“We can also identify the humans and human cultures that have told ourselves that we are superior to, and thus have the right to dominate and exploit, other animals and the natural world. That we are the ones who get to flourish, and that everything else that is here, is here for our use. That other beings are not life but resource.
“None on this long list developed a specific intent to kill everything. But all of us have created and are creating the conditions in which omnicide is inevitable.
“But on any ordinary understanding of justice, we are reaping what we, and the governments we’ve elected, have sown.”…
Perhaps a sideways glancce and attention on Dutton. The National Disaster Risk Reduction Framework is where the xhanges need to be embedded.
Scomo is a diistraction. The power of Dutton needs asdressing… ‘So what did Dutton and Pezzullo do in response to this very clear warning?
“Very little is the answer according to Mark Crossweller, the senior public servant responsible for developing the National Disaster Risk Reduction Framework.”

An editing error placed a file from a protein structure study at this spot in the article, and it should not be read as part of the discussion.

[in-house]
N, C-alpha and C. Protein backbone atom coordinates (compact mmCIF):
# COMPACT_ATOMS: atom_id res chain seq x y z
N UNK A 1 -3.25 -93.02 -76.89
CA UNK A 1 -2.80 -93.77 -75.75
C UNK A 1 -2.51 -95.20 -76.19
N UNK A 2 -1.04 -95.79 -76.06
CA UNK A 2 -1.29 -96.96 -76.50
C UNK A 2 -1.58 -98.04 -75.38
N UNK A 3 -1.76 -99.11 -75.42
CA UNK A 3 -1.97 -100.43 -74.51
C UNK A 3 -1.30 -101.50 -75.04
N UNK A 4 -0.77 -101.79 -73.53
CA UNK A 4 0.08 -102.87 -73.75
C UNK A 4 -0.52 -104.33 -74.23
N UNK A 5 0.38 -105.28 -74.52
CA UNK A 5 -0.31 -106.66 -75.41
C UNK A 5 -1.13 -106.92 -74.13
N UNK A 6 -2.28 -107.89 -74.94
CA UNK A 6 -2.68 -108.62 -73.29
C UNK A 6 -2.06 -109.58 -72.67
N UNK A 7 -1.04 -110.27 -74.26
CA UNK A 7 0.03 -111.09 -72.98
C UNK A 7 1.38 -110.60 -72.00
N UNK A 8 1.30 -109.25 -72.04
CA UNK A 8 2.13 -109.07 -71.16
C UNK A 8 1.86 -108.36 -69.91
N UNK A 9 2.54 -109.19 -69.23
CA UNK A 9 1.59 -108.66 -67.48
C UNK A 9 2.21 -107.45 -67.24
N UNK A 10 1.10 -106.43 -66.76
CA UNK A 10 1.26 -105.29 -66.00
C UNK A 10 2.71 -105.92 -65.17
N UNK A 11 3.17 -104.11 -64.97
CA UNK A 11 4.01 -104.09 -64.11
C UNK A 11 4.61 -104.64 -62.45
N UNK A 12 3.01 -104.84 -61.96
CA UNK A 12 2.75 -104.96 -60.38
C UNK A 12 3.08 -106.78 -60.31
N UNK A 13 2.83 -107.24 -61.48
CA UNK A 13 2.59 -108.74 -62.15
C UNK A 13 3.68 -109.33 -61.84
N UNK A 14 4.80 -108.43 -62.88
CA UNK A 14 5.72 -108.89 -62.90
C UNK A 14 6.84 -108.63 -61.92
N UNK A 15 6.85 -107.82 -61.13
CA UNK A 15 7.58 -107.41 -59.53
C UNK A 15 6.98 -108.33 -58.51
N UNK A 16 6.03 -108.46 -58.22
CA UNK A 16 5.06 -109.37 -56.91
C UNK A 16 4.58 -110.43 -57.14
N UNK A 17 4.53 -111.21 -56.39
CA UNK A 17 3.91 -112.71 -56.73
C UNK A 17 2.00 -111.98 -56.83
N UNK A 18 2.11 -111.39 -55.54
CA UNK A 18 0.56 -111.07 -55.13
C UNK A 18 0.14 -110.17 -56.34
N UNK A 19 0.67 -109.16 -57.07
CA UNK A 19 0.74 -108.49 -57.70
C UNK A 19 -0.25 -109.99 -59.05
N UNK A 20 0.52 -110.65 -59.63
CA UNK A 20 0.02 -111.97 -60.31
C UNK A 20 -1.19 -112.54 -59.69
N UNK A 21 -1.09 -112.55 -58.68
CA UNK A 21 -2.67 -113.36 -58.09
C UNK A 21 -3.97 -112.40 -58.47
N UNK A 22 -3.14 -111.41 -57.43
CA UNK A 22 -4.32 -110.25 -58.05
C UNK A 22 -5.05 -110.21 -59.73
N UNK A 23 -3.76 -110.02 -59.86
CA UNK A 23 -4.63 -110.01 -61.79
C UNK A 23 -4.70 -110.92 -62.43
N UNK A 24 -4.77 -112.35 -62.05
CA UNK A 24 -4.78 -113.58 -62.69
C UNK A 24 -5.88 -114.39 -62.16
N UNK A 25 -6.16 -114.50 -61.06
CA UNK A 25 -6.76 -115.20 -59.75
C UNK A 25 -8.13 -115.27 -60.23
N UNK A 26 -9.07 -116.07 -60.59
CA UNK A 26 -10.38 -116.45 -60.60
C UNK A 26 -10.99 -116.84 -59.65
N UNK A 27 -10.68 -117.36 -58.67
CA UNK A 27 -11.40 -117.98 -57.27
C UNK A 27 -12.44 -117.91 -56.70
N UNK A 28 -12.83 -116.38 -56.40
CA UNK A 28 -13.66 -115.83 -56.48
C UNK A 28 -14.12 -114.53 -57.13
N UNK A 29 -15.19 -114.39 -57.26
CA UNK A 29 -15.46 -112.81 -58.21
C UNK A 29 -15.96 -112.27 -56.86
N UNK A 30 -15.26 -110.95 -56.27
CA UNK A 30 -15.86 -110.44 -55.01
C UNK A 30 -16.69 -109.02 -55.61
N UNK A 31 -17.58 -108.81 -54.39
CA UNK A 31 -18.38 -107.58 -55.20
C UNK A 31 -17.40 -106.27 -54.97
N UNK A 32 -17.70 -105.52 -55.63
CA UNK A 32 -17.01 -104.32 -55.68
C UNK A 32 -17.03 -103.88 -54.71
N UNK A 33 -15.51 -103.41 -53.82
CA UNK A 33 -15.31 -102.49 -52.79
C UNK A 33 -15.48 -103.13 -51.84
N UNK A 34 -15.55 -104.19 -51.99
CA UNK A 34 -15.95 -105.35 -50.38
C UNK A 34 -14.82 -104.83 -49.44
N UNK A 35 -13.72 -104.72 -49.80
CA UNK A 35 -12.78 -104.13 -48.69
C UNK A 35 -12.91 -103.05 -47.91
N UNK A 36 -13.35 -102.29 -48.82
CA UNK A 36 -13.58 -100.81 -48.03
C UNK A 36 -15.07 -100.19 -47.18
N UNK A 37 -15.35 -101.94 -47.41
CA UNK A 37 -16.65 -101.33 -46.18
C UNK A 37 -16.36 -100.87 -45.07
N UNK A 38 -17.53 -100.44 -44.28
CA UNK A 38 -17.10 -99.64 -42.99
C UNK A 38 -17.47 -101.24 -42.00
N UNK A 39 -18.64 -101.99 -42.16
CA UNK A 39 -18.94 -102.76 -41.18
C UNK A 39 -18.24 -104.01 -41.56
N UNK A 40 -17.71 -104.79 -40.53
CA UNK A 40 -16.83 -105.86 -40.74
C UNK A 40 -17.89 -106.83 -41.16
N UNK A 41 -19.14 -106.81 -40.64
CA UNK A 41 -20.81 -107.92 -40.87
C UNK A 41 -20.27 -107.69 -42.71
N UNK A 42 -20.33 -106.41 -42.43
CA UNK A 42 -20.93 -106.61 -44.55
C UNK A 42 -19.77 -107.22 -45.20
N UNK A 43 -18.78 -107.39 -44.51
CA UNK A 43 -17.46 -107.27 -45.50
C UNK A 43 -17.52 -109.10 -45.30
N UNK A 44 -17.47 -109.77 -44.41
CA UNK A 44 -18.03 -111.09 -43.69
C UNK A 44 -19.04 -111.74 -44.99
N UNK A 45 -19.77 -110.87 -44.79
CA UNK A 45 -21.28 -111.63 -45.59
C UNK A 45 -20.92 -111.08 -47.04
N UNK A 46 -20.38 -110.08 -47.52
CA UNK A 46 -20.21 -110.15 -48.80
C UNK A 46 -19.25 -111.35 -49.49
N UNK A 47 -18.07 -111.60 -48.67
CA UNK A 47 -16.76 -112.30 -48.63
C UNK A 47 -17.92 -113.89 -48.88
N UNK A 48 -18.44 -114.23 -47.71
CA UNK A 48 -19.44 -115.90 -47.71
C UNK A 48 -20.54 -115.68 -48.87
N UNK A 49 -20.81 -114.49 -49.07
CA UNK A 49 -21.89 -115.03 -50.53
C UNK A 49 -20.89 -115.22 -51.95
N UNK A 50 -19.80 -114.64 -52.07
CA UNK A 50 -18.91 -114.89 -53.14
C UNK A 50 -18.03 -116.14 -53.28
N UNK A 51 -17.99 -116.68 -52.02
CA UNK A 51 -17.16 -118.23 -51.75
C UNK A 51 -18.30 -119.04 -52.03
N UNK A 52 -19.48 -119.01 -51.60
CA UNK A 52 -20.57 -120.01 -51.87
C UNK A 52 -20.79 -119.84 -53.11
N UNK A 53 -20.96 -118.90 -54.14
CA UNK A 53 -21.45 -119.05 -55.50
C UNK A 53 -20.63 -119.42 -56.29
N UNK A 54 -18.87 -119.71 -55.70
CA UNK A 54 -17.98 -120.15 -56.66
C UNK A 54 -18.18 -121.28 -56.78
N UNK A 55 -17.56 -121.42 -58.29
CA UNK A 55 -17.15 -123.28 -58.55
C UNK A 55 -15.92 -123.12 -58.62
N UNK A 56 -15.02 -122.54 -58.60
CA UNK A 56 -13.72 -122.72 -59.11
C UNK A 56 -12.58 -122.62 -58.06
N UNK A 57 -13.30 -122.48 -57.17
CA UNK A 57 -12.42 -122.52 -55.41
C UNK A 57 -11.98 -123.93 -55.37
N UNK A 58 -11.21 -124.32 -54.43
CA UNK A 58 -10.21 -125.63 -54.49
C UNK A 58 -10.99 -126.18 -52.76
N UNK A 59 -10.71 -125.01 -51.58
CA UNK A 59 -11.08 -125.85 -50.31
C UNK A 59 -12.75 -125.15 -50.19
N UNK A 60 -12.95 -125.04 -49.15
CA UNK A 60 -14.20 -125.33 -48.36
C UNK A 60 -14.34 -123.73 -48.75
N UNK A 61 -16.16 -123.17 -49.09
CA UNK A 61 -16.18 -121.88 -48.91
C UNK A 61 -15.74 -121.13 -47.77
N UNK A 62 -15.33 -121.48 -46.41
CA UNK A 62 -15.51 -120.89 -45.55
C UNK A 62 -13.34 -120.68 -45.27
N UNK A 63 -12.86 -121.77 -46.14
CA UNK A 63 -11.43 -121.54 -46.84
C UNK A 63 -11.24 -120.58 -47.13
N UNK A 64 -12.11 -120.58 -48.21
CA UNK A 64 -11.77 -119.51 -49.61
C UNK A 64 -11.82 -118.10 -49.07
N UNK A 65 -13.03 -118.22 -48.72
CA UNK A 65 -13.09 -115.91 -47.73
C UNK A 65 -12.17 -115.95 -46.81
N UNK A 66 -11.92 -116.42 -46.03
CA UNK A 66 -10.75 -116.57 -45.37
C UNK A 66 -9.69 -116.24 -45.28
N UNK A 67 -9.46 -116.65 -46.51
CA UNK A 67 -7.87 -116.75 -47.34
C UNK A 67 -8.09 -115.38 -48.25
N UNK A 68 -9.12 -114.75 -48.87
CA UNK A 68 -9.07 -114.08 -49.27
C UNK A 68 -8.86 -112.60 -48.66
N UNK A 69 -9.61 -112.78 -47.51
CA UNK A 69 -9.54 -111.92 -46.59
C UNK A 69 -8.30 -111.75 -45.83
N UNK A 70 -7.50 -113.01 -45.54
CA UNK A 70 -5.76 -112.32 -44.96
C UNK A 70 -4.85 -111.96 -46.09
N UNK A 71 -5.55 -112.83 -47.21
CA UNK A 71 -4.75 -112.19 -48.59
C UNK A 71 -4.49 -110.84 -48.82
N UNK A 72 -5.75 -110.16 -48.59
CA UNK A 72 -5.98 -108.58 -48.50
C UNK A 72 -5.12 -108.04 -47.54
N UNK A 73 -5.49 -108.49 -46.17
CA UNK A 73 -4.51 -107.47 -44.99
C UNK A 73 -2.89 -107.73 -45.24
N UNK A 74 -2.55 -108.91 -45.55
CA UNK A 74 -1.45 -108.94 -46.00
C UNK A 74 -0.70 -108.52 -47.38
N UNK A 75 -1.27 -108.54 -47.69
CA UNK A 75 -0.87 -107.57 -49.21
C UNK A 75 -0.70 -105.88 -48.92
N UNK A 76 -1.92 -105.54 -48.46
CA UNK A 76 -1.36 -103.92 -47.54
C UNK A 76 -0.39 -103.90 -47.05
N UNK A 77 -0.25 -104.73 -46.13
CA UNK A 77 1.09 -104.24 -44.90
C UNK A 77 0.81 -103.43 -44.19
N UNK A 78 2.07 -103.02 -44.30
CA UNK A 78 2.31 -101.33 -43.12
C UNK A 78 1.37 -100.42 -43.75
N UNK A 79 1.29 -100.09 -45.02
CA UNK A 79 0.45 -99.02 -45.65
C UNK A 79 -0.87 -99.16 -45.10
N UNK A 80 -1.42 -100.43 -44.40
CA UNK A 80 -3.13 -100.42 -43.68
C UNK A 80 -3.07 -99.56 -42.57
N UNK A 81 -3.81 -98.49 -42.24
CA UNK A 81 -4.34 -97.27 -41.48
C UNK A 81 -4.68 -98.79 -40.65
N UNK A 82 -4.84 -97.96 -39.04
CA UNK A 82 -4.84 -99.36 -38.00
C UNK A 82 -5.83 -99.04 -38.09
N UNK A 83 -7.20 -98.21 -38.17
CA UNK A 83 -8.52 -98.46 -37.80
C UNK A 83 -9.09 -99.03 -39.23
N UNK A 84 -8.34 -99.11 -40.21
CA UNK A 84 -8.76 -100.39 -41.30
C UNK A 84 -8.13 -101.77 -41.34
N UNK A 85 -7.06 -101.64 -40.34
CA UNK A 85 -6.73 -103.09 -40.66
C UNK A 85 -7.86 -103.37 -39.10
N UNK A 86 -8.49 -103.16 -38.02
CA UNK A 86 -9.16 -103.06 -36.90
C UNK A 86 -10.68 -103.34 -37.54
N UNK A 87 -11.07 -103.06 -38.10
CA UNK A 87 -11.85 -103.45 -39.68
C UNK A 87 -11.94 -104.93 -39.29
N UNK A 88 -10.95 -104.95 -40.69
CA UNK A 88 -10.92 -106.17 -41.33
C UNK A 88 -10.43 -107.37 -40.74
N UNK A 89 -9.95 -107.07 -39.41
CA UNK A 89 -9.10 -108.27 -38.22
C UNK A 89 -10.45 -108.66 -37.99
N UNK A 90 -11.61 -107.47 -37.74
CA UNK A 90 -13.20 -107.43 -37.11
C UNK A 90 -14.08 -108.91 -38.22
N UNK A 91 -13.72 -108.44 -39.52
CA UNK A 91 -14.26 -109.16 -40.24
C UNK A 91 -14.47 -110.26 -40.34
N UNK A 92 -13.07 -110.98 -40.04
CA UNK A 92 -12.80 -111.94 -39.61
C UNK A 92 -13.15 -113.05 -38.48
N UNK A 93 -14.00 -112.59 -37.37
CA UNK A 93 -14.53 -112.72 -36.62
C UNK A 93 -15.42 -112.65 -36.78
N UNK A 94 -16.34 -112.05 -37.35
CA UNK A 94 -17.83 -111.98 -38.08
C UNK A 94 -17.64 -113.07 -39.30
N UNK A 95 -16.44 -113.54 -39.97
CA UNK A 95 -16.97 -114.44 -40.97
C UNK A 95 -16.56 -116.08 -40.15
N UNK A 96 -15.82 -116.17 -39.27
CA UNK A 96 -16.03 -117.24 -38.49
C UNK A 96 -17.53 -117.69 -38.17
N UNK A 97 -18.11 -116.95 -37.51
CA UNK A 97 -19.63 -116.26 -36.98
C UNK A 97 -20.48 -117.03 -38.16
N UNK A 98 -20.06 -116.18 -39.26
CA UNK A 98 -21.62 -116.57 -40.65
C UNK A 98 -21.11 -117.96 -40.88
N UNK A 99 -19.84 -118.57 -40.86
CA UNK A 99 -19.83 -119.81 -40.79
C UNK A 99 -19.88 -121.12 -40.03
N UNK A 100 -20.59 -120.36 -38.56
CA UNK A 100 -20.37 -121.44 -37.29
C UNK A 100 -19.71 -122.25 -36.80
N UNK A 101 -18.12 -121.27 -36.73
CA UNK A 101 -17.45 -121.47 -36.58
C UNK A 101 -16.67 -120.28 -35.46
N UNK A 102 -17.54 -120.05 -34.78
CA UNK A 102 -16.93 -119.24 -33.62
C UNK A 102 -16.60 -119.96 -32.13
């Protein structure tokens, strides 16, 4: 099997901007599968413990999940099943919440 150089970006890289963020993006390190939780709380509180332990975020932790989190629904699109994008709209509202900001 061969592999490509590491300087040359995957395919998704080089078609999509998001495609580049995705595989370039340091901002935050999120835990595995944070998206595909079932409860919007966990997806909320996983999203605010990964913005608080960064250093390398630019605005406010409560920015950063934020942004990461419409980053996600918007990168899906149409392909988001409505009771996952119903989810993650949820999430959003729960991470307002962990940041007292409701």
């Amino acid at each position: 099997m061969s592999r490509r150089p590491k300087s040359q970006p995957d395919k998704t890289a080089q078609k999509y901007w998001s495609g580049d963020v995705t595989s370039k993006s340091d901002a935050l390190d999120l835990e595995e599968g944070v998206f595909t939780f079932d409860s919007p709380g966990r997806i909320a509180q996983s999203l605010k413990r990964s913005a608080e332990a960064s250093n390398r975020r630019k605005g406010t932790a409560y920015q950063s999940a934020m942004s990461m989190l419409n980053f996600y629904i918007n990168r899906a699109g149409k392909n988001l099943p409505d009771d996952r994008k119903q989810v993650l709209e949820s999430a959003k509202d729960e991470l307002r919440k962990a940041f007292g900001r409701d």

“Disaster Risk Reduction Framework that climate change was exposing the country to natural disasters on ‘‘unimagined scales, in unprecedented combinations and in unexpected locations…As a result, the cost of disasters is increasing for all sectors of society – governments, industry, business, not-for-profits, communities and individuals’’.
I found your observation about the critical role played by the (economically nonsensical) political imperative to deliver a surplus in thwarting preventative action really eye-opening. I’d love to hear your thoughts on how we can change the public perception of the importance of being in surplus; it seems like disavowing this myth is a critical ancillary step toward action on climate.